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The Avignon Quintet by Lawrence Durrell
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The Avignon Quintet (1974)

by Lawrence Durrell

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Showing 5 of 5
If you read "The Alexandria Quartet" - and expect something similar : forget it.
Much more mysticism here, less story. We are taken to Avignon (and Provence) Egypt, Venice and other places, like we were dreaming.
Obsession with death is throughout the book. I am not sure I like this book, but only halfway through it.
Sometimes it is hard to understand it exactly, what Durrell means to say. (English is not my native tongue) - I will come back when I finished.
If anyone (who reads my comment) and read the book, I would be happy to listen to other's opinion. ( )
  jdth | Jul 15, 2014 |
Lawrence Durrell is not an easy author to read. His prose is long, fabulous, filled with wandering soliloquies and journeys into the human heart, mind, spirit which at first can seem completely lacking in intention and purpose, and mere descriptive play and fascination with the written word.

He writes on a number of levels and performs immense spatial-temporal tricks with both setting and characters so that at times it is difficult to understand not just where one is located in one's reading of the novel (taken as a group of five) but if one actually exists within it. Durrell speaks to those who can hear, and you may find yourself wondering whether you are a character he has written into the prose, living as one of the protagonists on simply another plane of his imagination.

( )
  Scribble.Orca | Mar 31, 2013 |
so long and so vacuous ( )
1 vote pjpjx | Oct 30, 2010 |
In the Avignon Quintet, Lawrence Durrell is a snake who swallows his own tale. How's that for "simply put"?

How intimidating...to begin a "discourse" on the Quincunx (this enormous five book novel)...well, the truth is, I'm just not worthy. For one thing, a reviewer should be conversant regarding the theories of Derrida, Lacan, Foucault, and Baudrillard. But the prospect of climbing those Gallic peaks makes me vow to hoist Old Glory up the flagpole and boycott French fries. And of course, I'd need to throw out a few terms like "diachronic", "parabasis", "mimesis", "semiosis", and "alterity". But the garbage man doesn't come until next Wednesday, and further, I don't want that the responsibility for that mess of terminology to be ultimately floating around and merging into sporks and tennis shoes and maybe life, as some monstrous plastic island, in the far Pacific.

[For an example of a discourse gone wild: http://www.youtube.com/watch?v=ZFD01r6ersw ]

The thing is, though, I really liked the Quintet. "Yaass suh," said the nouveau-riche oilman, removing his 10 gallon hat, and wiping his brow, "I don't know much about art but I know whut I like, and I like that Per-cassa fella." For me, the Quintet was like a post modern War and Peace. The novel, set before, during, and after WWII in southern France, Switzerland, and Egypt was all about the unique ways in which war, by death and delay irrevocably, unpredictably, and ironically changes the lives of non-combatants and combatants alike.

But that's just my simplistic, initial observation. The novel - a novel of ideas - is a whole lot more. An exhibition of post modern literary techniques, a bildungsroman, an exploration of Gnosticism, Freudian theory, Platonism, a side journey into medieval history, a tour of Europe, a book of poetry, a journal of pensees...and on and on. And now that I've read it once, I plan to read it again and again, to see what I missed. To add to what I've learned. To find material for further exploration. The Quintet is multilayered as a Fellini movie and full of moments and ideas and descriptions that just stand alone, apart from the narrative, shining in their beauty, like an Anita Ekberg wading through Trevi fountain. As Durrell puts it, the narrative is just a string linking together so many precious pearls. Why obsess over the string? Indeed, obsess at your own risk, in the Quintet, that string of pearls is a Moebus strip tied into a Gordian knot!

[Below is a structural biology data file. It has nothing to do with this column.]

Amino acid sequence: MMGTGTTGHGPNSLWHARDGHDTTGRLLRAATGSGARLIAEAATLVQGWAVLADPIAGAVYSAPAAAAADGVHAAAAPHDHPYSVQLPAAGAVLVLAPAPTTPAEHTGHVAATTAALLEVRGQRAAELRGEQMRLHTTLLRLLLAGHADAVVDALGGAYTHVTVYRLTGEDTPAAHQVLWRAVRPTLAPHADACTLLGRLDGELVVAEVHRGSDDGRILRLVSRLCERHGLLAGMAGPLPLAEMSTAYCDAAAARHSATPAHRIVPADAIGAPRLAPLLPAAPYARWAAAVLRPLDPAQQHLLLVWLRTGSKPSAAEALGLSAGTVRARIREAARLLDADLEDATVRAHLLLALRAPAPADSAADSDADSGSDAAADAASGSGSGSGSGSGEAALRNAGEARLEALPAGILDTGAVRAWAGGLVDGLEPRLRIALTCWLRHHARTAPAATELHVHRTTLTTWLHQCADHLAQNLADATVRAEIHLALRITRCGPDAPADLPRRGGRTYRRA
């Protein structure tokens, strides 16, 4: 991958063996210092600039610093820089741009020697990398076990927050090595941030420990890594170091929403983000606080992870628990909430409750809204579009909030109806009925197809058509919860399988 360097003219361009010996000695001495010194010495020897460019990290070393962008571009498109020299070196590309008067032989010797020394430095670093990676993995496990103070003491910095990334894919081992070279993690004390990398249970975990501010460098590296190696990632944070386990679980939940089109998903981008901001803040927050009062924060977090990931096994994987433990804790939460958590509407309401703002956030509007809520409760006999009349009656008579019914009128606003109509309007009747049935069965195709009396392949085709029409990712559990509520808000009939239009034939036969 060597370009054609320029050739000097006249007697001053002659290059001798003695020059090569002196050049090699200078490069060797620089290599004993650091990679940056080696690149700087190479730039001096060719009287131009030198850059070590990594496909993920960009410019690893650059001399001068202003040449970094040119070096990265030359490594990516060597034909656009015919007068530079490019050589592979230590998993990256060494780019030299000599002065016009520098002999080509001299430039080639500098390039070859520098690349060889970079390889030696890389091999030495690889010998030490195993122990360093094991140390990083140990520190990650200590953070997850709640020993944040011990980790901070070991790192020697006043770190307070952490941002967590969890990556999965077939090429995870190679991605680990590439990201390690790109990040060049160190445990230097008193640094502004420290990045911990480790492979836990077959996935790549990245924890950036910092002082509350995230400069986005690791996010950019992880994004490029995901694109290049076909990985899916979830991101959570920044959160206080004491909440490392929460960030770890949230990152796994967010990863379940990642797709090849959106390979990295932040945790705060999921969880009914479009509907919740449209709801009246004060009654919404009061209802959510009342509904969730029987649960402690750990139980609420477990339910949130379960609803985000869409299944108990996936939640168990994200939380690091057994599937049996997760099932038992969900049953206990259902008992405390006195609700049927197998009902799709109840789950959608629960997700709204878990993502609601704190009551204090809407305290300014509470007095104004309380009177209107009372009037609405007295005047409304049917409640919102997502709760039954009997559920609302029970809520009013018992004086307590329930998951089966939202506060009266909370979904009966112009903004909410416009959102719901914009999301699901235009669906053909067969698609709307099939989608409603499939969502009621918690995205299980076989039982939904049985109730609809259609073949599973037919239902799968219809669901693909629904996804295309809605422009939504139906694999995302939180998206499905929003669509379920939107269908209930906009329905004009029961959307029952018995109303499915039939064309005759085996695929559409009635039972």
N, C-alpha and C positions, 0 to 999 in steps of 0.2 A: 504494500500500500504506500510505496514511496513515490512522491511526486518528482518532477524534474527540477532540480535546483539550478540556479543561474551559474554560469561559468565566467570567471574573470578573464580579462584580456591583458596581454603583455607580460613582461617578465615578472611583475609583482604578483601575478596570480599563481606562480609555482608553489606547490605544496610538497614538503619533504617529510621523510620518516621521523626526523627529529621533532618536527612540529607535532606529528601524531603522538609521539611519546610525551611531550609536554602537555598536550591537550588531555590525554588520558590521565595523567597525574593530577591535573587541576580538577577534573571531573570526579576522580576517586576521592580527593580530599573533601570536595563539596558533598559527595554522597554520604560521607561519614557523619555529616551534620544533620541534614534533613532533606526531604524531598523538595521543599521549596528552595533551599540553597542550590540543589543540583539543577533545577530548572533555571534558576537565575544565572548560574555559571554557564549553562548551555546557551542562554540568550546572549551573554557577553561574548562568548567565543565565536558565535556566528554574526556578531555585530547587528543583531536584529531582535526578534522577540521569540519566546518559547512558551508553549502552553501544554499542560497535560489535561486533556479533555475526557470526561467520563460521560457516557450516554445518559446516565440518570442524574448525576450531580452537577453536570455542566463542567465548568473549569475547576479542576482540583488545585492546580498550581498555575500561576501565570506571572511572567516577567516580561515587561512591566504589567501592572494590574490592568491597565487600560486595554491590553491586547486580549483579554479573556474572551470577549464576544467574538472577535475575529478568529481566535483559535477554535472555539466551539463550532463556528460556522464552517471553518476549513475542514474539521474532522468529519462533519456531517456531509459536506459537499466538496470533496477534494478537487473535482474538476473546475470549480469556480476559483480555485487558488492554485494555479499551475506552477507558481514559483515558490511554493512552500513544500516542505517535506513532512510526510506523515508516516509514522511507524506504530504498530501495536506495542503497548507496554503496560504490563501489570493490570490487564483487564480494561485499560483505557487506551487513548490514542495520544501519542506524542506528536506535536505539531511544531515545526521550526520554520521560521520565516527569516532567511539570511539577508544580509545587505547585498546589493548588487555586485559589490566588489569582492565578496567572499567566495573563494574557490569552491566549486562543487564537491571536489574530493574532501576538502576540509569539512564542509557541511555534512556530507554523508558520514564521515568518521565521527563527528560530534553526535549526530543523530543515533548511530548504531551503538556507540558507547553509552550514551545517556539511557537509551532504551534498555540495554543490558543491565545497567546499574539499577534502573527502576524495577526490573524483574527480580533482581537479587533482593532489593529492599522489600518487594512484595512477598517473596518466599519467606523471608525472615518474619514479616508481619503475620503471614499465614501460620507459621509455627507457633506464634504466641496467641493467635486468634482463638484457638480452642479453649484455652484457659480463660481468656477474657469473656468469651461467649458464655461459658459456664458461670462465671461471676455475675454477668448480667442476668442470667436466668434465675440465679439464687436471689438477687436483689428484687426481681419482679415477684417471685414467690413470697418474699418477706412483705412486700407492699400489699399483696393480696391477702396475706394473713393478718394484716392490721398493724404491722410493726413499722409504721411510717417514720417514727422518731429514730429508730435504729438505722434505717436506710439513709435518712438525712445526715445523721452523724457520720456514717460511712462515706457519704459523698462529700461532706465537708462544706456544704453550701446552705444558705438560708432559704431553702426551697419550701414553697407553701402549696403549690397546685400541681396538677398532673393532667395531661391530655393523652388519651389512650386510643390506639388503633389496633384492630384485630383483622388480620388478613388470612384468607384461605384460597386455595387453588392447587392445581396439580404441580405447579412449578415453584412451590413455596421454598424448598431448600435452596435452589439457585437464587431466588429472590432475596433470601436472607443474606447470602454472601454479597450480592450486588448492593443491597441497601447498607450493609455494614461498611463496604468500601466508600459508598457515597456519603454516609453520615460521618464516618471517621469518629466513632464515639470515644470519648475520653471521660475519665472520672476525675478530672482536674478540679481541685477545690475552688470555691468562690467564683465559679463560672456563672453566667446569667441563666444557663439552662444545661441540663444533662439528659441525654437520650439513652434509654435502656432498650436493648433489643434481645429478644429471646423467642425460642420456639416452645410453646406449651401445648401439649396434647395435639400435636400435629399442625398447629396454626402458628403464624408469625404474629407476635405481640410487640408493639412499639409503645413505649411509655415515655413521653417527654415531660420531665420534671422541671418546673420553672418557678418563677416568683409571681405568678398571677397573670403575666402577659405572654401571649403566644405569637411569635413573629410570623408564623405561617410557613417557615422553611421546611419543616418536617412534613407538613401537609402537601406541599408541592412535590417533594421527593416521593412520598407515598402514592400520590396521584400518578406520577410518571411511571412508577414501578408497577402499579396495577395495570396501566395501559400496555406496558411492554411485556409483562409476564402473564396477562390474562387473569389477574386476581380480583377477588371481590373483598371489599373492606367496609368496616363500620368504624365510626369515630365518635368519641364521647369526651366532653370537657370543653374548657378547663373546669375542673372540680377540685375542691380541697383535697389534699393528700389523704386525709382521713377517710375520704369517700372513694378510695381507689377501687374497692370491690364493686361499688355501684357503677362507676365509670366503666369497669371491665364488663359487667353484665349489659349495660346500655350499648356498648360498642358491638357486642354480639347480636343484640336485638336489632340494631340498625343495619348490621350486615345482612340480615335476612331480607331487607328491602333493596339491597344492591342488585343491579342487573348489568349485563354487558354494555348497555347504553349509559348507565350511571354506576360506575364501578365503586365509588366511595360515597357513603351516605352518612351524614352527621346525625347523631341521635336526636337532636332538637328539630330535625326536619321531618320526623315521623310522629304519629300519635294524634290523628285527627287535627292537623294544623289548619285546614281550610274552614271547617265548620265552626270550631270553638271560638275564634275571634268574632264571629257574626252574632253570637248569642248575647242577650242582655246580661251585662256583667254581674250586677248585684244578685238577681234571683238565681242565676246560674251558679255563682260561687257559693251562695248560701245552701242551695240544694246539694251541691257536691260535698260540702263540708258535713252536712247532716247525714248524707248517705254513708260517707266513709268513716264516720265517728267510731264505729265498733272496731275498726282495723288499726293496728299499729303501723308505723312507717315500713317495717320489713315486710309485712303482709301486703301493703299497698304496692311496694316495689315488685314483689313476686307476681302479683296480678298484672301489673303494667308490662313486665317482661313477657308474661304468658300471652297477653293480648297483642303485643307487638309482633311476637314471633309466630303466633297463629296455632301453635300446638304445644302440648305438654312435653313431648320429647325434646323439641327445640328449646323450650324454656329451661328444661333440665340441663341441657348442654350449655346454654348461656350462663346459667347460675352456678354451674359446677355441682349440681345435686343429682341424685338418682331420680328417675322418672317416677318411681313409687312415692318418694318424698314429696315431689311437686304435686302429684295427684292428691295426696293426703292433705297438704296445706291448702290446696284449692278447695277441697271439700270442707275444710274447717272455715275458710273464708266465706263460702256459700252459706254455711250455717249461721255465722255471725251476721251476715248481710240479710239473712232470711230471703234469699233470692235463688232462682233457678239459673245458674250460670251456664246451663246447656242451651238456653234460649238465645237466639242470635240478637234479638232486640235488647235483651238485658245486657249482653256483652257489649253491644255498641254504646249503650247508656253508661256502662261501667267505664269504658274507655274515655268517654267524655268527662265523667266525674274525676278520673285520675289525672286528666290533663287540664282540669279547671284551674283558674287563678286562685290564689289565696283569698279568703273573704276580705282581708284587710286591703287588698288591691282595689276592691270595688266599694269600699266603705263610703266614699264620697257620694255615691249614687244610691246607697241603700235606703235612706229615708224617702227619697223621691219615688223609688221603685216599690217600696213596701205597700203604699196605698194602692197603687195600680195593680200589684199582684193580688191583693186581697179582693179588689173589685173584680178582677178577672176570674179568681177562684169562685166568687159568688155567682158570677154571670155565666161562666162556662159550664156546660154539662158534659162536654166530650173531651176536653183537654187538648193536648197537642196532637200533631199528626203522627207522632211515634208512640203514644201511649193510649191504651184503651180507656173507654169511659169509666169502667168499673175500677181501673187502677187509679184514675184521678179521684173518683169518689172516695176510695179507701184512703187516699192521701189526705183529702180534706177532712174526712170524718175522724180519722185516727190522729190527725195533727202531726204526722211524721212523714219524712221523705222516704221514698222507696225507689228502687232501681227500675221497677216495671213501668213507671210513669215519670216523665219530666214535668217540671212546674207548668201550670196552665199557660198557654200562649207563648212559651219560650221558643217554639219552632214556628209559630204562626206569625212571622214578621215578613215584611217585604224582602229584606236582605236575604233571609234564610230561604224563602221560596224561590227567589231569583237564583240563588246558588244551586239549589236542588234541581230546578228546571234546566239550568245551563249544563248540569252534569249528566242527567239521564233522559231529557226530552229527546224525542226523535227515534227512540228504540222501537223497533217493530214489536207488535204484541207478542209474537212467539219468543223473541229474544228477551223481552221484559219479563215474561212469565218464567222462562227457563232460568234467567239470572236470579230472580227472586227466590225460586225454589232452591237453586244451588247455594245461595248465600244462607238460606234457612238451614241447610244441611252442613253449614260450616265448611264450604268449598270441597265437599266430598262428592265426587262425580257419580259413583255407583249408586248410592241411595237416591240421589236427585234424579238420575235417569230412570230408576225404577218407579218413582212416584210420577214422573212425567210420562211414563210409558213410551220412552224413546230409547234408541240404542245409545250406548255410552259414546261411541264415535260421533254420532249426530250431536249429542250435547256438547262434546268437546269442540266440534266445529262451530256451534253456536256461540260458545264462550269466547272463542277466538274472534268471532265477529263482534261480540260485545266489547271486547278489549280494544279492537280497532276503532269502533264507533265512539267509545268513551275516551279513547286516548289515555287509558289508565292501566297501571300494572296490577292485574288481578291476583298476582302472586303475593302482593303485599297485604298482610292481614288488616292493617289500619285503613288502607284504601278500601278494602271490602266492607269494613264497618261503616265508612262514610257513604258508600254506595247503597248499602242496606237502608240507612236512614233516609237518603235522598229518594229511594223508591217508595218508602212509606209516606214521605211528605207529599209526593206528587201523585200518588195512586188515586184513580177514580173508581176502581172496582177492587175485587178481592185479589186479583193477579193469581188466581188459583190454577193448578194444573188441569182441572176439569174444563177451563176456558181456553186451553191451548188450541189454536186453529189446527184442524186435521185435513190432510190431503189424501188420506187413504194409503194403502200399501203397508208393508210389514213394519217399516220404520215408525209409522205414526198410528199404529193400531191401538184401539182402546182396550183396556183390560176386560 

The images and stories and elements of philosophy are so blended that at times the narrative is as hard to remember as a dream upon waking. Gnosticism, Platonism, and tantric yoga linger in the air and, if Durrell's lyrical interludes were not enough, serve to further drug the reader.

At the end of the novel, the wartime survivors from the town of Avignon and a troop of gypsies, begin to enter a cavern in a final search for the hidden treasure of the Templars. What a fitting and conclusive image, a mirror reversal of the seekers in Plato's cavern, speculating on the objects that lie outside the cave and cause the shadows that make up their reality. Like matter finding anti-matter, the novel ends as though it were the moment before the Big Bang.

Bravo, Durrell, bravo! ( )
10 vote Ganeshaka | Dec 5, 2009 |
Forget the "Alex 4tet". This book plays with your head and leaves you begging for more.... until the final few pages. AIIIEEEE!!!! ( )
  Hoagy27 | Nov 27, 2006 |
Showing 5 of 5
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Published between 1974 and 1985, the five books that make up the Avignon Quintet are another monumental achievement by one of the most inventive and acclaimed novelists of the twentieth century. Beginning in the years leading up to the Second World War and ending in the years just after it, the characters of Durrell's timeless series travel from France to Egypt to England to Switzerland, encountering irrepressible political and spiritual forces that sweep their lives toward an enthralling and unexpected conclusion.… (more)

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